Her death in 1348, caused Petrarch "a grief that was as difficult to live with as his former despair of not attaining her." Her presence caused him great joy, but his unrequited love created unendurable desires and inner conflicts. Petrarch was the ardent lover, and because of his former vocation as a priest, a mystic Christian. It was impossible for him to reconcile the two and his quest for love was a hopeless, endless agony. Laura was unreachable and unattainable in his sonnets.

Petrarch's other conflict was that even though Laura was his muse and the subject of his Song Book, his love for her also equaled his love for writing. In Sonnet 23, Petrarch's subject is that of Ovid's Metamorphoses, from the classics, and is his nod to Ovid's legacy in writing.

Petrarch strove to be a great writer on the level of the classics and his one of his lasting legacys is his solidifying of the sonnet as a form of lyric poety for all of posterity. Of course, he influenced greatly Willliam Shakepseare and Edmund Spenser during the English Renaissance, who wrote sonnets and created their own rhyme schemes and styles for them. All three men made great contributions to literature.

Petrarch's Sonnet 159

In what bright realm, what sphere of radient thought

Did Nature find the model whence she drew

That delicate dazzling image where we view

Here on this earth what she in heaven wrought?

What fountain-haunting nymph, what dryad, sought

In groves, such golden tresses ever threw

Upon the gust? What heart such virtues knew?

Though her chief virtue with my death is frought,

He looks in vain for heavenly beauty, he

Who never looked upon her perfect eyes,

The vivid blue orbs turning brilliantly -

He does not know how Love yields and denies;

He only knows, who knows how sweetly she

Can talk and laugh, the sweetness of her sighs.

--Francesco Petrarca, Sonnet 159 from il Canzione

In this sonnet Petrarch poses a series of questions in the octave of admiration of a beloved and in the sestet he laments that he has not experienced love. He describes Laura as delicate and dazzling and with golden tresses. But, He has not had the chance to look into her deep blue orbs.(eyes) He only knows the surface beauty of her sweet talk and laugh and the sweetness of her sighs. But he does not know her deeply in a deep, intimate and loving manner.

This is why Petrarch has been called "the father of the Renaissance". He truly began this flowering in writing and literature in Italy that eventually spread throughout the Renaissance and Europe.

Copyright (c) 2012 Suzannah Wolf Walker all rights reserved


Submit a Comment
  • suzettenaples profile imageAUTHOR

    Suzette Walker 

    4 years ago from Taos, NM

    Devika: Thanks so much for reading this and tweeting it. I have always enjoy Petrarch and his poetry and I enjoyed writing this. I have not been on HP lately so I am slow in responding, but thanks as always for reading my hubs. I have been doing a lot of substitute teaching lately.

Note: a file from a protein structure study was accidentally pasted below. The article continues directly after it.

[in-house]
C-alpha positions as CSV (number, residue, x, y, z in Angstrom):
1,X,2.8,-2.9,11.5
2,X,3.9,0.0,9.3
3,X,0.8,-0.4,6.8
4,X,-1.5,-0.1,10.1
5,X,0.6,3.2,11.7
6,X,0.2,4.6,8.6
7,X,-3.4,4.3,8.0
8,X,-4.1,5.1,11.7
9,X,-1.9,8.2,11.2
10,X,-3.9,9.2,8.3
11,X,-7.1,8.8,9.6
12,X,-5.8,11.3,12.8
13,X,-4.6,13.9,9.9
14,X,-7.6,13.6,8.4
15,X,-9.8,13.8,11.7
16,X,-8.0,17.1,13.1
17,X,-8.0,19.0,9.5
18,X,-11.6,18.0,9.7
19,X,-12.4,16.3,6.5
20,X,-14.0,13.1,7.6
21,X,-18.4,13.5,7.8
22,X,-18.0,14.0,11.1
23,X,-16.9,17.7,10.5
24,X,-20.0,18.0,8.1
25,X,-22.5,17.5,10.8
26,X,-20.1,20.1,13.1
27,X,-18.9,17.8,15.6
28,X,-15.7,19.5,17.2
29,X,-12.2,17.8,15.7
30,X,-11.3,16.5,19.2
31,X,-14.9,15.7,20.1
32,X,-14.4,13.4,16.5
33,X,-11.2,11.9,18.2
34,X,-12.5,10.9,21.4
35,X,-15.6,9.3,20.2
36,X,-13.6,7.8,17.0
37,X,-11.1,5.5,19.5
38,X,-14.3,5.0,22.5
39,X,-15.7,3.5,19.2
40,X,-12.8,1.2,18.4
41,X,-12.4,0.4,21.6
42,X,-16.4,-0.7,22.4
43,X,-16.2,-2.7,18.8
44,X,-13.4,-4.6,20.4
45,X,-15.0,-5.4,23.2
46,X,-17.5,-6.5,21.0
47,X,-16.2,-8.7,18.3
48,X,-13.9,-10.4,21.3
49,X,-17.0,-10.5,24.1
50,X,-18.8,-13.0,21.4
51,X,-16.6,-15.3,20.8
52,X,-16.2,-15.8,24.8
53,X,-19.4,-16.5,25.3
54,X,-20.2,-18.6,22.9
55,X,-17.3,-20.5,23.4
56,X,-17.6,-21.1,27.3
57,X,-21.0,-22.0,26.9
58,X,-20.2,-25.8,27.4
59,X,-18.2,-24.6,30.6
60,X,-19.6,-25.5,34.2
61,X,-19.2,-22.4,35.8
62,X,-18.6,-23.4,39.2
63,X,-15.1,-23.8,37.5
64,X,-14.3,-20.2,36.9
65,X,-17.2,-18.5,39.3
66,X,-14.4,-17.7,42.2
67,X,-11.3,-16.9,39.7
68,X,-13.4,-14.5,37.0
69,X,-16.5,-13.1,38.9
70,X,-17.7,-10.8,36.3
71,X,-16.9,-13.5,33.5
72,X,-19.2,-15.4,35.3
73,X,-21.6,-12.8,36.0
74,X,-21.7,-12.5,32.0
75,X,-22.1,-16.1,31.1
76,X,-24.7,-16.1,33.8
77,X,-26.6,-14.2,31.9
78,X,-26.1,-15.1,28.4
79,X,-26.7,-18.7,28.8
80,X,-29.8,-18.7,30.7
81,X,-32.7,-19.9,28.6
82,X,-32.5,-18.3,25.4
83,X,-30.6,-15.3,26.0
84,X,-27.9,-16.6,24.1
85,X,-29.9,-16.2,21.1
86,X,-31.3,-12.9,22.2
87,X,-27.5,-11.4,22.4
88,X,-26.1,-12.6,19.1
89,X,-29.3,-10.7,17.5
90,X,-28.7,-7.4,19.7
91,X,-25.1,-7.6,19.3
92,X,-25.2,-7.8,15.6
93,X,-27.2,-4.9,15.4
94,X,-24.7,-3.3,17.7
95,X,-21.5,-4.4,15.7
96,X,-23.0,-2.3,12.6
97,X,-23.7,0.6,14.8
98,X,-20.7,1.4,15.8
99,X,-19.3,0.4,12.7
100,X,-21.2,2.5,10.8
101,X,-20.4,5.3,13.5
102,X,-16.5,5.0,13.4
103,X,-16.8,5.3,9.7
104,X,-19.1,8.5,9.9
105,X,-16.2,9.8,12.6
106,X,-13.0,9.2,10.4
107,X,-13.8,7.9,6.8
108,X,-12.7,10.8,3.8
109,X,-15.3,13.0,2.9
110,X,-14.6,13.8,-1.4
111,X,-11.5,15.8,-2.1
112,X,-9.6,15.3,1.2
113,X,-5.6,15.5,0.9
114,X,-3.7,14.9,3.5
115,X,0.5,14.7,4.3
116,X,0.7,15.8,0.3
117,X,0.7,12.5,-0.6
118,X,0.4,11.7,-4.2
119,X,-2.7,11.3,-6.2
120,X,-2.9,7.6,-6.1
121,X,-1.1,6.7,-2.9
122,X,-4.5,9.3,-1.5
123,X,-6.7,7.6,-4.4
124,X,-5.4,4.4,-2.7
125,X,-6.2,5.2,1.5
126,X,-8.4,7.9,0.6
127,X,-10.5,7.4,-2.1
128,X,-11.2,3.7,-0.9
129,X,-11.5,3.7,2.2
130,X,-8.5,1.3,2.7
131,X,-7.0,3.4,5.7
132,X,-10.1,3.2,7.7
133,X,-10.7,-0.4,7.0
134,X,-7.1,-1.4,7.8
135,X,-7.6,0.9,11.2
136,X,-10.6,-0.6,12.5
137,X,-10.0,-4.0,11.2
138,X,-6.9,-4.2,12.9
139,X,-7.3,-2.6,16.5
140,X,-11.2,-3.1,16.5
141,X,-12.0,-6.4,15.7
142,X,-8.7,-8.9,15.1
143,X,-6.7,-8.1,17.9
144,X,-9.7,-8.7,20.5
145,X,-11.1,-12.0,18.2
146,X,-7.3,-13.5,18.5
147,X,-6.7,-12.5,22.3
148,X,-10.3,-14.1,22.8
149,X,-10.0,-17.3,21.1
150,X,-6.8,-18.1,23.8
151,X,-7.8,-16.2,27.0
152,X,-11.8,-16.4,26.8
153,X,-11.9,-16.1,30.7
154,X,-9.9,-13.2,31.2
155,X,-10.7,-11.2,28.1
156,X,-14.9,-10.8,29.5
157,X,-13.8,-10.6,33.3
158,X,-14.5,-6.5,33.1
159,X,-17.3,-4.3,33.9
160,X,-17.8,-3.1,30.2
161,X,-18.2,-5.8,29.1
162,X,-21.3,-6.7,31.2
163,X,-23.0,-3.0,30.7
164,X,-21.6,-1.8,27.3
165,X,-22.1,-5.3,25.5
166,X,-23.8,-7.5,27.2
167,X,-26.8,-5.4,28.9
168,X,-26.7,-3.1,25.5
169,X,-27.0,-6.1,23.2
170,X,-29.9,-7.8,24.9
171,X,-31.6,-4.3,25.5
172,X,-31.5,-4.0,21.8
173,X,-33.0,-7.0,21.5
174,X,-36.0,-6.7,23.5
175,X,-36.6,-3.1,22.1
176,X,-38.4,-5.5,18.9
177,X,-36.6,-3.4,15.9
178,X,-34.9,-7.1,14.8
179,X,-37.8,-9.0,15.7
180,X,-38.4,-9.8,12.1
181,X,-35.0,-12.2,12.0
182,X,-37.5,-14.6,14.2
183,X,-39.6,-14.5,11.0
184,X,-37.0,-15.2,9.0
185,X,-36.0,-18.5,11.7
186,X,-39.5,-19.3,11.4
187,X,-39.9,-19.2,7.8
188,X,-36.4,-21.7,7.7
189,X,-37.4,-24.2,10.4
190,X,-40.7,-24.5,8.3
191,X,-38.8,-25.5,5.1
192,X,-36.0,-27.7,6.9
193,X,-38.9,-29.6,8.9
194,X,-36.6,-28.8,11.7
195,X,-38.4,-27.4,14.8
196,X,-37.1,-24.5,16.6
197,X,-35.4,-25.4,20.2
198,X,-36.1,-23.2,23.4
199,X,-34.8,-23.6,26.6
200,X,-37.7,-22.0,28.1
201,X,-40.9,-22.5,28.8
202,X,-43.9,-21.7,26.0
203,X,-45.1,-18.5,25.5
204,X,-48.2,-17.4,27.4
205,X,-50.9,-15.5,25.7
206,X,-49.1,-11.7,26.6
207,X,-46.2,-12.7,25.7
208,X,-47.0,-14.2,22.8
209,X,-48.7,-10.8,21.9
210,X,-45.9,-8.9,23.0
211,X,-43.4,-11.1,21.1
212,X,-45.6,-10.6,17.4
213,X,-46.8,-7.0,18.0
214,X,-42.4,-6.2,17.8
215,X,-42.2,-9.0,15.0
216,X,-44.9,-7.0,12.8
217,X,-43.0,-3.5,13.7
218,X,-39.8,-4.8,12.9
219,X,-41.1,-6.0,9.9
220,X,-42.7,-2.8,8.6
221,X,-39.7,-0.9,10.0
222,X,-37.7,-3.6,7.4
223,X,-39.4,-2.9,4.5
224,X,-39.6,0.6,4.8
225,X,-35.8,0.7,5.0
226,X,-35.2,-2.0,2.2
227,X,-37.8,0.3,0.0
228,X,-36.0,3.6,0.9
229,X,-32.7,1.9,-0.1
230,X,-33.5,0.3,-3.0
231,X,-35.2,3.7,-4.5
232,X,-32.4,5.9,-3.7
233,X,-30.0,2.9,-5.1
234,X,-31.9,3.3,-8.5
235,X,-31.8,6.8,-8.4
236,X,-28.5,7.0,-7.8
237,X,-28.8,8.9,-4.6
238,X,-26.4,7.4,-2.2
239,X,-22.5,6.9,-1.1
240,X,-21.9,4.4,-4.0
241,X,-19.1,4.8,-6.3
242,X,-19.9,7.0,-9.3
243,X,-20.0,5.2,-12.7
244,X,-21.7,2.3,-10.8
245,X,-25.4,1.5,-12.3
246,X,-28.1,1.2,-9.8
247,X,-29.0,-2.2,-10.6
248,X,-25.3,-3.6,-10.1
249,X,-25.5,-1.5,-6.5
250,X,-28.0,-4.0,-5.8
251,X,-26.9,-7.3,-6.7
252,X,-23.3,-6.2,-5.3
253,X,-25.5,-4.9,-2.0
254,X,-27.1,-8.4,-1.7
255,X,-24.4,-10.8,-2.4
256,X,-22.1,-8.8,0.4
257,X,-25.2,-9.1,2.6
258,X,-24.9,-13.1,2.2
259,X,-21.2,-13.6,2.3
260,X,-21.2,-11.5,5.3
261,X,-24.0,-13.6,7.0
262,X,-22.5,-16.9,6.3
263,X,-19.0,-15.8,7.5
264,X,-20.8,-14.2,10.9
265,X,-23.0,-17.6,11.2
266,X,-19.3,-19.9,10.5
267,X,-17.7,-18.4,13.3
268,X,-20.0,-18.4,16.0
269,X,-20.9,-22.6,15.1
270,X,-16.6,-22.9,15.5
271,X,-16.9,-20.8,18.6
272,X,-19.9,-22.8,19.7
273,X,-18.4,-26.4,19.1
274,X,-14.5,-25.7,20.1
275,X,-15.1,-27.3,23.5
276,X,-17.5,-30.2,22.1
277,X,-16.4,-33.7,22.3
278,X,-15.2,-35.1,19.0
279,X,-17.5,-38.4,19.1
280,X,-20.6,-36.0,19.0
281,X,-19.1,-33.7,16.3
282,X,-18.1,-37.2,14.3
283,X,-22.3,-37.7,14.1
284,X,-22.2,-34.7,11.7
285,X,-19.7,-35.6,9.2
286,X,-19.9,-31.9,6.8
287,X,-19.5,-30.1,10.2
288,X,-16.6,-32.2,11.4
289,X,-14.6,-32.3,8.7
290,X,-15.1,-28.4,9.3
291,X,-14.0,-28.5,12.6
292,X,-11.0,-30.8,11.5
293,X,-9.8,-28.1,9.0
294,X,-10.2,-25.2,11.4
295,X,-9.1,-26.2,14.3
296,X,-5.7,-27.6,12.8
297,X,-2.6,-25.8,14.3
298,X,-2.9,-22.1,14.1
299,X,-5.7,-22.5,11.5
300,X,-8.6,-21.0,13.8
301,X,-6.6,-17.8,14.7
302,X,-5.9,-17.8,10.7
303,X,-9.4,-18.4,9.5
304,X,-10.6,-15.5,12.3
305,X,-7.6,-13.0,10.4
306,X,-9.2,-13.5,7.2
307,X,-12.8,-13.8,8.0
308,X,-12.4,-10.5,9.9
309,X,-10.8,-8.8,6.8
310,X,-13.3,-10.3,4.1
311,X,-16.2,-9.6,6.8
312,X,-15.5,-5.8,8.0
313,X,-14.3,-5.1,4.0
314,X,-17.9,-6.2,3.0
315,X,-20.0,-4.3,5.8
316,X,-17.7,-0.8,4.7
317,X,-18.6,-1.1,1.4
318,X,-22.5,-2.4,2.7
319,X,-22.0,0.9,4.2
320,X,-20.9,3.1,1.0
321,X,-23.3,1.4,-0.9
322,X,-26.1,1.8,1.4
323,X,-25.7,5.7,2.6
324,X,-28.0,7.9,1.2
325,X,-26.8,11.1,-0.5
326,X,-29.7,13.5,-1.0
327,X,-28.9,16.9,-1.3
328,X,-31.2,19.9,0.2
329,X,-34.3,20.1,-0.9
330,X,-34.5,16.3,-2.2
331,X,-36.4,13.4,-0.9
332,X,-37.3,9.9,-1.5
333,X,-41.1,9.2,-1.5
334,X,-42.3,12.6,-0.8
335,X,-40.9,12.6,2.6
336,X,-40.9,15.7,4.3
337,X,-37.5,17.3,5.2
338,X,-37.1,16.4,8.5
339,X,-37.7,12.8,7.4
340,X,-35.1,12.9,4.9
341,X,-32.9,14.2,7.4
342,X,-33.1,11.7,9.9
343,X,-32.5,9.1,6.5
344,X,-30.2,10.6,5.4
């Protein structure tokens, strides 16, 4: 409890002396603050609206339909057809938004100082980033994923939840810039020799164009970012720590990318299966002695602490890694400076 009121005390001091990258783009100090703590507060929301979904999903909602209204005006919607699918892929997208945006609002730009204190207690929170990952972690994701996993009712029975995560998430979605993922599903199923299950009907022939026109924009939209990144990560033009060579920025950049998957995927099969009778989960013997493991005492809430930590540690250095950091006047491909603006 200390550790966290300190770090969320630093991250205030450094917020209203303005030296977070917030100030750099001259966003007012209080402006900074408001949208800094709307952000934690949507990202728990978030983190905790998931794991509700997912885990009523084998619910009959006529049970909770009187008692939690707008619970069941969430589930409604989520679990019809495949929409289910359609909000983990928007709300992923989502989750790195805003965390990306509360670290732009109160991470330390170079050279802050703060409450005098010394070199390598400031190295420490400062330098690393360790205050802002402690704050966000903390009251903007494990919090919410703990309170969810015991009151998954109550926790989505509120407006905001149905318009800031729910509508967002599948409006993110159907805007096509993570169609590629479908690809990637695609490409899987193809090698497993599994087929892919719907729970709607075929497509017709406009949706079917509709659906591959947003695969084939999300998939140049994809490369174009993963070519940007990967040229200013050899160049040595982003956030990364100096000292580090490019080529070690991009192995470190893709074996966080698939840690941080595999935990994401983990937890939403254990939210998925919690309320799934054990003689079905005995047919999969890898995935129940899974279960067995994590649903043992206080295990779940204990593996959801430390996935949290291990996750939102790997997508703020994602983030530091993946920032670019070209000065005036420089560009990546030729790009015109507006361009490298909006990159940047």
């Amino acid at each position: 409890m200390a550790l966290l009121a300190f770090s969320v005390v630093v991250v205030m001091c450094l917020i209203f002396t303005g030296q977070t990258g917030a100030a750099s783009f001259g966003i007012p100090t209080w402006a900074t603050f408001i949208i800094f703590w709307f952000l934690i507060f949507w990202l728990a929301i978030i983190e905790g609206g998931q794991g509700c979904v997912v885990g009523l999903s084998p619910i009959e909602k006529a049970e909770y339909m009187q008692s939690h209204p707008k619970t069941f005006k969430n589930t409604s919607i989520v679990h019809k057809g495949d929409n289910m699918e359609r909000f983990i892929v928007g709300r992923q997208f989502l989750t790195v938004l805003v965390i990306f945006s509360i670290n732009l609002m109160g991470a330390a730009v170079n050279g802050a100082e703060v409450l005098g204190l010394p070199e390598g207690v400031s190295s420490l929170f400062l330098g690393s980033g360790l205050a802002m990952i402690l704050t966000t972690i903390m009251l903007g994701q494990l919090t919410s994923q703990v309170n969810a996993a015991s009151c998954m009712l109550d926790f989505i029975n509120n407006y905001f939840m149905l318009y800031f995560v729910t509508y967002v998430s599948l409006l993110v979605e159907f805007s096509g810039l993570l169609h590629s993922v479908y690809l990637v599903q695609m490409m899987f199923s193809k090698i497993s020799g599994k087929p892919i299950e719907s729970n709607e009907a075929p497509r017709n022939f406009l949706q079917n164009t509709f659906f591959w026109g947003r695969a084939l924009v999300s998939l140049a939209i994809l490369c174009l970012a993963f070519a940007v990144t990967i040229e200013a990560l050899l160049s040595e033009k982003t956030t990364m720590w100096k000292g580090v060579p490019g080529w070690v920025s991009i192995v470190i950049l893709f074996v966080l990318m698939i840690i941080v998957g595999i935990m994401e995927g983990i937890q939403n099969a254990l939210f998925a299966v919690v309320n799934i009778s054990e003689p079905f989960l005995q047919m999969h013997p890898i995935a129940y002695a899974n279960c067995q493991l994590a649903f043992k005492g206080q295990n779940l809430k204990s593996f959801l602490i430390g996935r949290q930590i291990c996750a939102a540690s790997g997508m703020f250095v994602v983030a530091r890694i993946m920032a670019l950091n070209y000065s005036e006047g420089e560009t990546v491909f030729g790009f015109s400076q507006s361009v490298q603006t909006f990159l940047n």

• DDE profile image

    Devika Primić 

    4 years ago from Dubrovnik, Croatia

    I Tweeted! A beautiful write from you. As always you know how to present a hub.

  • suzettenaples profile imageAUTHOR

    Suzette Walker 

    8 years ago from Taos, NM

    Thank you so much and I appreciate your comments. I love sonnets - just with I could write them! lol. I enjoyed writing this.

  • girishpuri profile image

    Girish puri 

    8 years ago from NCR , INDIA

    very nice research and presentation, good one

  • suzettenaples profile imageAUTHOR

    Suzette Walker 

    8 years ago from Taos, NM

    I agree with you, it is amazing when someone changes history forever as Petrarch did. We are each, hopefully, one of those drops of water in the ocean. Lovely thought your mum had! Thanks for sharing it.

  • Nell Rose profile image

    Nell Rose 

    8 years ago from England

    It always surprises me when someone changes history whether in a small way or huge way. The Renaissance was a time of change and great art whether poetry or painting, I must admit to not knowing of him before, so this was fascinating, as my mum used to say, one little drop in the ocean will change the world! cheers nell

  • suzettenaples profile imageAUTHOR

    Suzette Walker 

    8 years ago from Taos, NM

    billy: Thank you so much. I am a sucker for love poetry. I am so glad you enjoyed this piece. From you, that is quite a compliment! Thanks

  • billybuc profile image

    Bill Holland 

    8 years ago from Olympia, WA

    Very nice job of research and presentation! This is the type of hub I never attempt to write, but you do it beautifully.